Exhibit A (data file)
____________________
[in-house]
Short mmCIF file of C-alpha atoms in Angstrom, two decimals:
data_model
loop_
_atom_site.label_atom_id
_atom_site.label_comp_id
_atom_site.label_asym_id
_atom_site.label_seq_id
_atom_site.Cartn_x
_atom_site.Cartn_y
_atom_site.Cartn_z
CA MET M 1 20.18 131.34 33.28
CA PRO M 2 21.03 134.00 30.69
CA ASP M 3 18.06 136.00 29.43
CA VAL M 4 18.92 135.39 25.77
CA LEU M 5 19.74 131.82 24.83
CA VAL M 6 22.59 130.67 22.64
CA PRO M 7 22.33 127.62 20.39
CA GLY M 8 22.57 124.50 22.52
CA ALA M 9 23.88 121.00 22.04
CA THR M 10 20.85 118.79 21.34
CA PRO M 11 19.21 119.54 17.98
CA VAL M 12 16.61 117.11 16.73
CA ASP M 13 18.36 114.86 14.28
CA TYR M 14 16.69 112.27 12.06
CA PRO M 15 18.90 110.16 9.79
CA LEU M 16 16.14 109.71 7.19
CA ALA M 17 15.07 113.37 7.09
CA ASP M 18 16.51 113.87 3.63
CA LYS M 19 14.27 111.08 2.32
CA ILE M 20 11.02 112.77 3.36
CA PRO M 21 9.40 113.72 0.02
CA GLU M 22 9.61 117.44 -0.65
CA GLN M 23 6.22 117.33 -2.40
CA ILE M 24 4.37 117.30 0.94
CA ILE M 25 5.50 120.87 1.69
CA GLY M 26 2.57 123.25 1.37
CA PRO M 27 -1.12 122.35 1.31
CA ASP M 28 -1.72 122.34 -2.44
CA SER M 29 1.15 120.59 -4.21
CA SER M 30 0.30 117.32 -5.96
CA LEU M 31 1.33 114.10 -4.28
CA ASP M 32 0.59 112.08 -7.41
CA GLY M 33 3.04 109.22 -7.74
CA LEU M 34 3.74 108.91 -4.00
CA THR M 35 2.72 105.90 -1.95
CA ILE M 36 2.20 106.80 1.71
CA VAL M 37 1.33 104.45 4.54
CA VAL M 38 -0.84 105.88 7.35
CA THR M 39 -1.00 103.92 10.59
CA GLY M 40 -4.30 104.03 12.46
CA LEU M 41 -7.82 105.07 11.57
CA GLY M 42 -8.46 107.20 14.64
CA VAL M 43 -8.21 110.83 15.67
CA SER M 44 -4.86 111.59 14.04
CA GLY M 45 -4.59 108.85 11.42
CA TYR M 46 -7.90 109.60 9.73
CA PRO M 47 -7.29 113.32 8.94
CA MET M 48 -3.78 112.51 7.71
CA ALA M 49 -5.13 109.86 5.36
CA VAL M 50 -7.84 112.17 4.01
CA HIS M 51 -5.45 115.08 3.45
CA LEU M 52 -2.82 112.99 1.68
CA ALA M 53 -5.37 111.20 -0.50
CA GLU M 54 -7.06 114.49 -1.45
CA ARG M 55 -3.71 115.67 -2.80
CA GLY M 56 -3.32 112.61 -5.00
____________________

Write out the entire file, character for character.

[in-house]
Short mmCIF file of C-alpha atoms in Angstrom, two decimals:
data_model
loop_
_atom_site.label_atom_id
_atom_site.label_comp_id
_atom_site.label_asym_id
_atom_site.label_seq_id
_atom_site.Cartn_x
_atom_site.Cartn_y
_atom_site.Cartn_z
CA MET M 1 20.18 131.34 33.28
CA PRO M 2 21.03 134.00 30.69
CA ASP M 3 18.06 136.00 29.43
CA VAL M 4 18.92 135.39 25.77
CA LEU M 5 19.74 131.82 24.83
CA VAL M 6 22.59 130.67 22.64
CA PRO M 7 22.33 127.62 20.39
CA GLY M 8 22.57 124.50 22.52
CA ALA M 9 23.88 121.00 22.04
CA THR M 10 20.85 118.79 21.34
CA PRO M 11 19.21 119.54 17.98
CA VAL M 12 16.61 117.11 16.73
CA ASP M 13 18.36 114.86 14.28
CA TYR M 14 16.69 112.27 12.06
CA PRO M 15 18.90 110.16 9.79
CA LEU M 16 16.14 109.71 7.19
CA ALA M 17 15.07 113.37 7.09
CA ASP M 18 16.51 113.87 3.63
CA LYS M 19 14.27 111.08 2.32
CA ILE M 20 11.02 112.77 3.36
CA PRO M 21 9.40 113.72 0.02
CA GLU M 22 9.61 117.44 -0.65
CA GLN M 23 6.22 117.33 -2.40
CA ILE M 24 4.37 117.30 0.94
CA ILE M 25 5.50 120.87 1.69
CA GLY M 26 2.57 123.25 1.37
CA PRO M 27 -1.12 122.35 1.31
CA ASP M 28 -1.72 122.34 -2.44
CA SER M 29 1.15 120.59 -4.21
CA SER M 30 0.30 117.32 -5.96
CA LEU M 31 1.33 114.10 -4.28
CA ASP M 32 0.59 112.08 -7.41
CA GLY M 33 3.04 109.22 -7.74
CA LEU M 34 3.74 108.91 -4.00
CA THR M 35 2.72 105.90 -1.95
CA ILE M 36 2.20 106.80 1.71
CA VAL M 37 1.33 104.45 4.54
CA VAL M 38 -0.84 105.88 7.35
CA THR M 39 -1.00 103.92 10.59
CA GLY M 40 -4.30 104.03 12.46
CA LEU M 41 -7.82 105.07 11.57
CA GLY M 42 -8.46 107.20 14.64
CA VAL M 43 -8.21 110.83 15.67
CA SER M 44 -4.86 111.59 14.04
CA GLY M 45 -4.59 108.85 11.42
CA TYR M 46 -7.90 109.60 9.73
CA PRO M 47 -7.29 113.32 8.94
CA MET M 48 -3.78 112.51 7.71
CA ALA M 49 -5.13 109.86 5.36
CA VAL M 50 -7.84 112.17 4.01
CA HIS M 51 -5.45 115.08 3.45
CA LEU M 52 -2.82 112.99 1.68
CA ALA M 53 -5.37 111.20 -0.50
CA GLU M 54 -7.06 114.49 -1.45
CA ARG M 55 -3.71 115.67 -2.80
CA GLY M 56 -3.32 112.61 -5.00